Патент USA US2129285код для вставки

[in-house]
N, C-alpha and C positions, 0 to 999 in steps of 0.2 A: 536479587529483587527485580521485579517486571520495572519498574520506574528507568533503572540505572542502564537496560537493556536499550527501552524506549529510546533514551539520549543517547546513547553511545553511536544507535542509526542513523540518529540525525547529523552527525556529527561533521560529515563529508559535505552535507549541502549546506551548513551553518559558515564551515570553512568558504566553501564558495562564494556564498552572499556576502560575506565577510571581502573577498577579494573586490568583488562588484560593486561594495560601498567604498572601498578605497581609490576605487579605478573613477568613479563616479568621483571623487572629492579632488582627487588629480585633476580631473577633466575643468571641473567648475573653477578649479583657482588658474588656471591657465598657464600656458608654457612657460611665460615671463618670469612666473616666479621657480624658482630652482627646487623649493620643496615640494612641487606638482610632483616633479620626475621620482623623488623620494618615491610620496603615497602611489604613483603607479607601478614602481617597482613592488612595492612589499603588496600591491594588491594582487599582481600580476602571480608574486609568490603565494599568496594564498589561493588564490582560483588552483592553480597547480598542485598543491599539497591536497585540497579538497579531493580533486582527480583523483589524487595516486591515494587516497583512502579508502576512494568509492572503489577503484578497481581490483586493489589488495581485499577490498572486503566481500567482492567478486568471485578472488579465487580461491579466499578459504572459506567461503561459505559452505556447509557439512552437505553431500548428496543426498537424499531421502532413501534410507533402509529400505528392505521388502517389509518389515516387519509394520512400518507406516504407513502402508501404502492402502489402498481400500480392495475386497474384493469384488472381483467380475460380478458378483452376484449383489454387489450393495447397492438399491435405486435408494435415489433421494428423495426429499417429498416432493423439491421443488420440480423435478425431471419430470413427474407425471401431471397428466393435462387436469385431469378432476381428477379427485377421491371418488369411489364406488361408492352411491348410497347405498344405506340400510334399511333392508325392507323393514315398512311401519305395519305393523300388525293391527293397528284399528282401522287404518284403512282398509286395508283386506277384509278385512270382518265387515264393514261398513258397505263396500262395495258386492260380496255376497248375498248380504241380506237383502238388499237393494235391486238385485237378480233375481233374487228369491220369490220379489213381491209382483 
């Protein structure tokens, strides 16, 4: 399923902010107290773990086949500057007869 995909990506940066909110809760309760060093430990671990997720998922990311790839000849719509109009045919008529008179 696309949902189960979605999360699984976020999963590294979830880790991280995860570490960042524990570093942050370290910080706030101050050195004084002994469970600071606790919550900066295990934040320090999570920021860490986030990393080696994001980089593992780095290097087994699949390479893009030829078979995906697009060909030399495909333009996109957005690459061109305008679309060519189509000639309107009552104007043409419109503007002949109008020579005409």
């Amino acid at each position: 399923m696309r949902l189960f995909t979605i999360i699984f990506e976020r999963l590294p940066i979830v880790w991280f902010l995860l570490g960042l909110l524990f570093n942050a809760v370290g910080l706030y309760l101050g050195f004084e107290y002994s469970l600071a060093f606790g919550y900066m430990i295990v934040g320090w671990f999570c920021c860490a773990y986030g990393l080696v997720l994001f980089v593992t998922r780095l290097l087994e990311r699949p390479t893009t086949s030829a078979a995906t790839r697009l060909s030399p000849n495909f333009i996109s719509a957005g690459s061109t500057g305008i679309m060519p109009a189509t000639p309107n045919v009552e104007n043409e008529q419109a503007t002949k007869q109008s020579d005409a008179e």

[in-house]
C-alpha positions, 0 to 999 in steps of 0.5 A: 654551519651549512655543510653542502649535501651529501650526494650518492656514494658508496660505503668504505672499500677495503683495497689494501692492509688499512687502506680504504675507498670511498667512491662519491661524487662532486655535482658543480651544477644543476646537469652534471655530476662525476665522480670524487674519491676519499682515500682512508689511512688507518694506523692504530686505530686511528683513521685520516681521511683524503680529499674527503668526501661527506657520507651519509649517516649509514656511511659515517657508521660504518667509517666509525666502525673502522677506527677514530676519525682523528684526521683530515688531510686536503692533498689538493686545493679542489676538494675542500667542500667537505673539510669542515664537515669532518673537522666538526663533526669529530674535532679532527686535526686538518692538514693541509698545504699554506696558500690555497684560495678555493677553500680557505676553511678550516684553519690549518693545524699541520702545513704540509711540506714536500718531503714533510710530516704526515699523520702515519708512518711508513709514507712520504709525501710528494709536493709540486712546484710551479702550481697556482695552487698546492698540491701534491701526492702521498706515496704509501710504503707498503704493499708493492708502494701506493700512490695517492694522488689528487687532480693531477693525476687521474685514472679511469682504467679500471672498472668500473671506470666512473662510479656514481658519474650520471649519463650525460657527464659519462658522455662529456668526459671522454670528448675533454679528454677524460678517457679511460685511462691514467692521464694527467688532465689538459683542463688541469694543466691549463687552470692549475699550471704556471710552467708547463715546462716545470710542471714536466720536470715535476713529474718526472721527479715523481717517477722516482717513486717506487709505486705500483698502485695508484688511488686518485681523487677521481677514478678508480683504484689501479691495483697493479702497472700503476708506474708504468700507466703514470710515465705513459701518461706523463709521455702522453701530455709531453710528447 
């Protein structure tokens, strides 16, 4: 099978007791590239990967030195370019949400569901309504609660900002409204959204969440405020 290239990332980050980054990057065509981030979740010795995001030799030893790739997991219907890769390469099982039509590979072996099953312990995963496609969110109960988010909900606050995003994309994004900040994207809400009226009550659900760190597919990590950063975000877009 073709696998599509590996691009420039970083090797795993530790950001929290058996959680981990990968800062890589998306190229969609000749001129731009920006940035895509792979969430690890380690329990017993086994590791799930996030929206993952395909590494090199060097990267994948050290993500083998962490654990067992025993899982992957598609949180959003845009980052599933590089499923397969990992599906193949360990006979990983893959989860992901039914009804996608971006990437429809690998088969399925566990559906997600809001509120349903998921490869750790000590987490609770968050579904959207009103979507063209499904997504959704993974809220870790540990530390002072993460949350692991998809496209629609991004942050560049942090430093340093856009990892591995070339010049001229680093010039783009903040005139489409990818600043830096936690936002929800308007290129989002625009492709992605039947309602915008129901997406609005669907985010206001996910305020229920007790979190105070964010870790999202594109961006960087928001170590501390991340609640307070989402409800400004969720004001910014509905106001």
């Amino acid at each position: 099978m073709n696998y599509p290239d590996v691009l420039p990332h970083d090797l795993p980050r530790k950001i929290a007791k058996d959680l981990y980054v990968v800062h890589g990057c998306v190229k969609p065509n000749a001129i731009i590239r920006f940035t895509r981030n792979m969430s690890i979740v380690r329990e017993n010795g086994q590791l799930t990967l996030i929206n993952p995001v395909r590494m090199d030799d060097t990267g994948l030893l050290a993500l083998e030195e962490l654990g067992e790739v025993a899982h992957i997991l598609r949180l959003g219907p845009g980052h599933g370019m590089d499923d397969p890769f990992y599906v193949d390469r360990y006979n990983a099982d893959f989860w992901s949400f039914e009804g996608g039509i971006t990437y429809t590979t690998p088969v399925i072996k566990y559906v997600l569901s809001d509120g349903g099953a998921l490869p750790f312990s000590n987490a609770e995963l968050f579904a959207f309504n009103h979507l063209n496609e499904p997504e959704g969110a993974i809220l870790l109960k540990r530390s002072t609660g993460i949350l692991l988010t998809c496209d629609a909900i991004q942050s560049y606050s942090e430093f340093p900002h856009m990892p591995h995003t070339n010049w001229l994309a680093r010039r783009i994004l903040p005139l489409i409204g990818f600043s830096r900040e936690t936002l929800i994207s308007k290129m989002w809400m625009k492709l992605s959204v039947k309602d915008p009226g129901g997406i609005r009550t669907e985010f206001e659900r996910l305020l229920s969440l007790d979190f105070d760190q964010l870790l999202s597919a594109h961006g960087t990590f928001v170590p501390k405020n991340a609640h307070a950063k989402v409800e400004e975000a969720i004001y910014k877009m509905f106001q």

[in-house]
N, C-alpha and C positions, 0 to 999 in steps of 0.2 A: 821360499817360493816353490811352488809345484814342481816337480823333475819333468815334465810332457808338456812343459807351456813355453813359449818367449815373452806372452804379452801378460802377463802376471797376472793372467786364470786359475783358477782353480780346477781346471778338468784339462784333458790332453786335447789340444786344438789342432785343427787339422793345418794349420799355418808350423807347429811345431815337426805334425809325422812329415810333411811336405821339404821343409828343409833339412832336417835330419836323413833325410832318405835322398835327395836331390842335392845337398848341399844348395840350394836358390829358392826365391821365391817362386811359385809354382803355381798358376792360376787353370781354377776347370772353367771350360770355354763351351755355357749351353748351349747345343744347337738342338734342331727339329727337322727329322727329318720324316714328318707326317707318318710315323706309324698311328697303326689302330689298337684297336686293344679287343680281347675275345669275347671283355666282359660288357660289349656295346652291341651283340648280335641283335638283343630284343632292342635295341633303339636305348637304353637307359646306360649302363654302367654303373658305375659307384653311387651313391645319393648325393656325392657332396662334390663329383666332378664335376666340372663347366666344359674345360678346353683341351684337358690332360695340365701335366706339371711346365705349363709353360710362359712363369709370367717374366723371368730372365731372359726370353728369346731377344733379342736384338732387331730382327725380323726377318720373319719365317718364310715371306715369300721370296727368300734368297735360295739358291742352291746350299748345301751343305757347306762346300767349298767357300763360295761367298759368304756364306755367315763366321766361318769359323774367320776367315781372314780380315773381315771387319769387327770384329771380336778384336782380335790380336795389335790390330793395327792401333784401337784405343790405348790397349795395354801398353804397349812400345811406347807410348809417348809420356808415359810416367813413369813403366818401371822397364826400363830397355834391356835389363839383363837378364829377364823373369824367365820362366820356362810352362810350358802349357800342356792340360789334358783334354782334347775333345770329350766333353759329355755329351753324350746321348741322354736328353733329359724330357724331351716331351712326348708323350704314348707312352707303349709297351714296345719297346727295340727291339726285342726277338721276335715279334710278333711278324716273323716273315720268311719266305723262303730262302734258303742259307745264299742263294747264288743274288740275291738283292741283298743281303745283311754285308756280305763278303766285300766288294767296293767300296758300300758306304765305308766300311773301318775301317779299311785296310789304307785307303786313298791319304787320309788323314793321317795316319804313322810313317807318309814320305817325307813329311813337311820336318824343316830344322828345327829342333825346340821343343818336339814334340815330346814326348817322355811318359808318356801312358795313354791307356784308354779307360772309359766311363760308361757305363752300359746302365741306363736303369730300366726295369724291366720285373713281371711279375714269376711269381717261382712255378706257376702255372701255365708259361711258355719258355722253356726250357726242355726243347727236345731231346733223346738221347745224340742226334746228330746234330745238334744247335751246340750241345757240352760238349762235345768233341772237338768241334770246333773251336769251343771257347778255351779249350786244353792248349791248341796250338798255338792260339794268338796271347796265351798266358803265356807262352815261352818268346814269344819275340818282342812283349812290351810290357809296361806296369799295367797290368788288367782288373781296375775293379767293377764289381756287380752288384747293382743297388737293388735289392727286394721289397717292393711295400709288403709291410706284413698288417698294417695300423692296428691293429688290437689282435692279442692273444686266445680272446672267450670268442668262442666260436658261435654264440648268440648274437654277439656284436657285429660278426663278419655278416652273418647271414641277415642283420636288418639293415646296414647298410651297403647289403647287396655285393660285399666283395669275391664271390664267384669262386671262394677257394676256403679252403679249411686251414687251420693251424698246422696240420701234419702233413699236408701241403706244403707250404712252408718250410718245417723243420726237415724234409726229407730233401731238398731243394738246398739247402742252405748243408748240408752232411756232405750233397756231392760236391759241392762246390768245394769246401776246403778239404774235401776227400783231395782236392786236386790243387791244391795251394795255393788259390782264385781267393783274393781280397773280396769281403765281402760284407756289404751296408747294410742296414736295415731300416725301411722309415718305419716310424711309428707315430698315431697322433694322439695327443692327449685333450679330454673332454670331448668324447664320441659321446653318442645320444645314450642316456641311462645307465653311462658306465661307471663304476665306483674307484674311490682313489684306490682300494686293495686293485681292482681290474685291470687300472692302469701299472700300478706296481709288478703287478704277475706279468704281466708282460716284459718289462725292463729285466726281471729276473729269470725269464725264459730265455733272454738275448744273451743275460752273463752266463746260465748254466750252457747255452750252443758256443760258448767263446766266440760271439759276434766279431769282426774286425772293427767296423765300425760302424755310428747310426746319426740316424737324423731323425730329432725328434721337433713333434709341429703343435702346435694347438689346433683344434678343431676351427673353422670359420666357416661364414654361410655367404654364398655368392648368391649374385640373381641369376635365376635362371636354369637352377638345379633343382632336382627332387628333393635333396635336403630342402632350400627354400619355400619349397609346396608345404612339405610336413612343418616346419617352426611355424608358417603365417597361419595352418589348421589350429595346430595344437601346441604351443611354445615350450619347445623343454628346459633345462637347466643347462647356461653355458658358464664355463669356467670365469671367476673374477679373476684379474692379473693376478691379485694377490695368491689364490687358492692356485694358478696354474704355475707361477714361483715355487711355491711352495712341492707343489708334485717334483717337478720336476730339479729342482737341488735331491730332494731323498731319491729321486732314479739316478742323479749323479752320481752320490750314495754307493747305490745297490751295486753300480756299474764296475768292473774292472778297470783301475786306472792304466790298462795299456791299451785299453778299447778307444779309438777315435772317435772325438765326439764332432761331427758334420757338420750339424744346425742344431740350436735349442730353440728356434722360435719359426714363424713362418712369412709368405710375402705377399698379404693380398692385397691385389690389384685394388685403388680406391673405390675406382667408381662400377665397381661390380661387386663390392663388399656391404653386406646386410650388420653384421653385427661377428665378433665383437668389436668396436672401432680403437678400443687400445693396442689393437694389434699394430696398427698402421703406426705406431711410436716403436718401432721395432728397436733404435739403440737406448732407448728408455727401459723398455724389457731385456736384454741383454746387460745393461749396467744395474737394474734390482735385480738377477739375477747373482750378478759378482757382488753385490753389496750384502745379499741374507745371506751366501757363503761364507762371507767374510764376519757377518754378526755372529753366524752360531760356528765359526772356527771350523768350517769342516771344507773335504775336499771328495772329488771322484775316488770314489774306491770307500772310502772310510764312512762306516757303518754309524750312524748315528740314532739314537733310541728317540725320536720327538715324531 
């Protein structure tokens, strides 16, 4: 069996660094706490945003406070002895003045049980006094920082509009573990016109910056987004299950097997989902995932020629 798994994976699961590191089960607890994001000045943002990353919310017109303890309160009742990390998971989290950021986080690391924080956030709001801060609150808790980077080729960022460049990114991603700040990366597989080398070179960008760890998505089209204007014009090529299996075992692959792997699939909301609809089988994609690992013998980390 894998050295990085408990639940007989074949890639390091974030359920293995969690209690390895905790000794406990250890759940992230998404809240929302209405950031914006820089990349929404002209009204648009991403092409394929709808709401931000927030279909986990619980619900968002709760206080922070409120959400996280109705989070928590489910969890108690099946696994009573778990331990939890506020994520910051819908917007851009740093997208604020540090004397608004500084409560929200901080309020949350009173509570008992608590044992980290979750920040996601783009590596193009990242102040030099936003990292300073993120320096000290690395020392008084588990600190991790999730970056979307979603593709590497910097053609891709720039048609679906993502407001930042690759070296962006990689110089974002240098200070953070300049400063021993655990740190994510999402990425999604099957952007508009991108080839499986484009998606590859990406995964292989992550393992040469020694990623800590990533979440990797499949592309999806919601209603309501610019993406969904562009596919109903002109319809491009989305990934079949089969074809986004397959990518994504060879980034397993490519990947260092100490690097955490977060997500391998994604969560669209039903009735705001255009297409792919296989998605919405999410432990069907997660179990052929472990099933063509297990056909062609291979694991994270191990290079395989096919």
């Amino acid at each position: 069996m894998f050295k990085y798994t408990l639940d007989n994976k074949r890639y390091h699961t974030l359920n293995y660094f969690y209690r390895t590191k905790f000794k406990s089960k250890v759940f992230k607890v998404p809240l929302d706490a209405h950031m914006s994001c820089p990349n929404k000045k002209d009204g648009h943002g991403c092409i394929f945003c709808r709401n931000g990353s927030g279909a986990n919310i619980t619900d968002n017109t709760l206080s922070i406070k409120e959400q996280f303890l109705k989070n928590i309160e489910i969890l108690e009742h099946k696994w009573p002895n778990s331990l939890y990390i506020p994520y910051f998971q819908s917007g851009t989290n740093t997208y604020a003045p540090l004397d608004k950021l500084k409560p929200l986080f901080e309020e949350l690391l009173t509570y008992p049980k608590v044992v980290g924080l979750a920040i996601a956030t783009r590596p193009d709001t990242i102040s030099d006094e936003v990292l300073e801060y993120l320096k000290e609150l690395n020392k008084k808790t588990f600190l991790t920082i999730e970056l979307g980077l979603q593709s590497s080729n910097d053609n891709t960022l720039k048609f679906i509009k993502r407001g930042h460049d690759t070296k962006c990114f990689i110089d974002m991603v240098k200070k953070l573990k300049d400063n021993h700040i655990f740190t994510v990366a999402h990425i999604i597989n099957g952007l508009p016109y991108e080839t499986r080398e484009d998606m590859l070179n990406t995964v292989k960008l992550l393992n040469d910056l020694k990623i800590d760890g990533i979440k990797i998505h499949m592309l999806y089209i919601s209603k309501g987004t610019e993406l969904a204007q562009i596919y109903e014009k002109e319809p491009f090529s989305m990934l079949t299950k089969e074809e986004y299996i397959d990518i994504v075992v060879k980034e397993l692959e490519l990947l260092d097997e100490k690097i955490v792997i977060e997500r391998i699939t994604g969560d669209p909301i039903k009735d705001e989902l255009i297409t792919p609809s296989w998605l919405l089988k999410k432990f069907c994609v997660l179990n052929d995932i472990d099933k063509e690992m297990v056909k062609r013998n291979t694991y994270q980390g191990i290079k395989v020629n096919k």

Patented Sept. 6, 1938 . 2,129,285 UNITED STATES PATENT OFFICE 2,129,285 MANUFACTURE OF K; STROPHANTHINE- ,8 Jany Renz, Basel, Switzerland,’ assignor to the ?rm Chemical Works formerly Sandoz, Basel, Switzerland No Drawing. Application May 11, 1937, Serial No. 142,054. In Switzerland April 21, 1937 3 Claims. (Cl. 260—236) It is known that in the seeds of strophanthus kombé besides the pure crystallized glucosides: . cymarine (strophanthidine + cymarose) and k strophanthine-p (strophanthidine + cymarose + 1 molecule of glucose) there exist still other cardioactive glucosides which contain several molecules of glucose (see the publication of W. A. Jacobs in the Physiological Reviews, 13, page 222 (1933)). Now, I have found that these sugar-richer glu cosides and in particular the glucoside obtainable according to a U. S. patent application Ser. No. 142,053 ?led by me together with Arthur Stoll at the same day as the present one, which con sists of strophanthidine, cymarose and 2 molecules of glucose and which has received the scienti?c denomination “k-strophanthoside”, can be trans formed by the action of enzyme preparations con taining a-glucosidase into the known k-stroph 20 anthine-B. This object can be attained in differently whether one starts from the pure, crystallized k-strophanthosicle or whether one uses raw glucoside mixtures such as they are ob tained by extraction of strophanthus kombé 25 seeds. The action of enzyme is performed in aqueous solution. under such conditions as they are usual for enzymatic reactions. It is obvious that the operative conditions, particularly the temperature and pH-value must be adapted to 30 the employed anzyme material. The new process gives the possibility of obtain ing from strophanthus kombé-seeds the k-stroph- ' anthine-p in an output which is several times greater than that hitherto realized. In accord ance therewith the new process allows to obtain the main quantity of the present cardioactive glu cosides in form of the k-strophanthine-B. The following examples illustrate the invention: Example 1 1 g. of pure crystallized k-strophanthoside (see the application above referred to) is dis solved in 30 ccm. of water, intermixed with 10 ccm. of yeast solution and 10 ccm. 1/3 molar; 45 phosphate buffer of pH=6.8 and the mixture is maintained, in the thermostat at 30° C. The yeast solution was obtained by neutral-autolyse of ordi nary brewery yeast: 10 ccm. thereof correspond to 1 g. of yeast dry substance and are capable of 50 dissociating a 5% maltose solution within 135 minutes through 50% thereof. After 65 hours the mass is shaken out three times with such 55 quantities of chloroform-alcohol that the propor tion of water to chloroform to alcohol is equal to 2:2: 1. The chloroform fractions are concentrated to dryness and the residue is kneaded with some water. There are immediately crystallized out 0.4 g. of pure k-strophanthine-p. It results that 50% of the glucose-richer glucoside were trans formed within this time into k-straphanthine-?. 5 Example 2 2 g. of raw, not crystallized k-strophanthoside which was prepared according to the aforesaid application by extraction of the fat liberated seeds of strophanthus kombé with chloroform alcohol or aqueous alcohol and subsequent sepa ration of the tannic substances with lead hydrox ide and fractionation of the glucosides with chloroform-alcohol-water or alcohol and ether, 15 are treated with 30 ccm. of a yeast solution in accordance with Example 1 at pH=6.8 and then worked up as described in said example. In this case, 1.1 g. of k-strophanthine-c can be isolated. Errample 3 20 1 kg. of strophanthus kombé seeds are extracted with chloroform-alcohol or aqueous alcohol and. the concentrated extract is thoroughly treated with ether. After separation of the tannic sub 25 stances with lead hydroxide of the raw glucoside mixture is dissolved in 2 litres of water and treated with 600 ccm. of a yeast solution from 60 g. of yeast (dry weight) in accordance with Example 1 at pH=6.8. After 120 hours the turbid 30 solution is clari?ed by talc and the ?ltrate after addition of a saturated common salt solution is shaken out with chloroform to remove the cy marine as well as yellow colored greasy im purities. The clear yellow aqueous solution is 35 mixed with half the volume of alcohol and by shaking out with chloroform the k-strophan thine-[5' is extracted. The treatment of the aqueous solution with chloroform~alcoho1 is still twice repeated and this each time in such a 40 manner that the proportion of water to chloro form to alcohol is equal to 2:2:1. The isolated chloroform solutions are concentrated in vacuo. From the residue the k-strophanthine-p imme diately crystallizes out after kneading the former 45 with some water. The output of raw k-stroph anthine-B from 1 kg. of the drug is of up to 25 g. and more. The k-strophanthine-B can be ob tained in pure state by recrystallization from al cohol-water or hot water. What I claim is:- 50 ‘ 1. A process for the production of k-straphan thine-,8, consisting in causing a enzyme prepara tion containing a-glucosidase to act upon glu cosides from strophanthus kombé containing 55 2. 2,129,285 more than one molecule of glucose, and separat ing then ‘the k-strophanthine-? by means of chloroform-alcohol. 2. A process for the production of k-strophan thine-p, consisting in causing a yeast solution containing a-QIUSOSldEtSB to act at a pH of about 6.8 upon glucosides from strophanthus kombé containing more than one molecule of glucose, then intermixing the solution with half the vol 10 ume of alcohol, thereupon with the same volume of chloroform, separating the chloroform layer, extracting therefrom the k-strophanthine-p and repeating this treatment until no more k-stroph anthine-p passes into-the chloroform. 3. A process for the production of k-strophan thine-13, consisting in causing a yeast solution containing a-glucosidase to act at a pH of about 6.8 at moderately elevated temperature upon glucosides from strophanthus kombé containing more than one molecule‘ of glucose, then inter mixing the solution with half the volume of alco hol, thereupon with the same volume of chloro~ form, separating the chloroform layer, extracting therefrom the k-strophanthine-? and repeating 10 this treatment until no more k-strophanthine-? passes into the chloroform. JANY RENZ.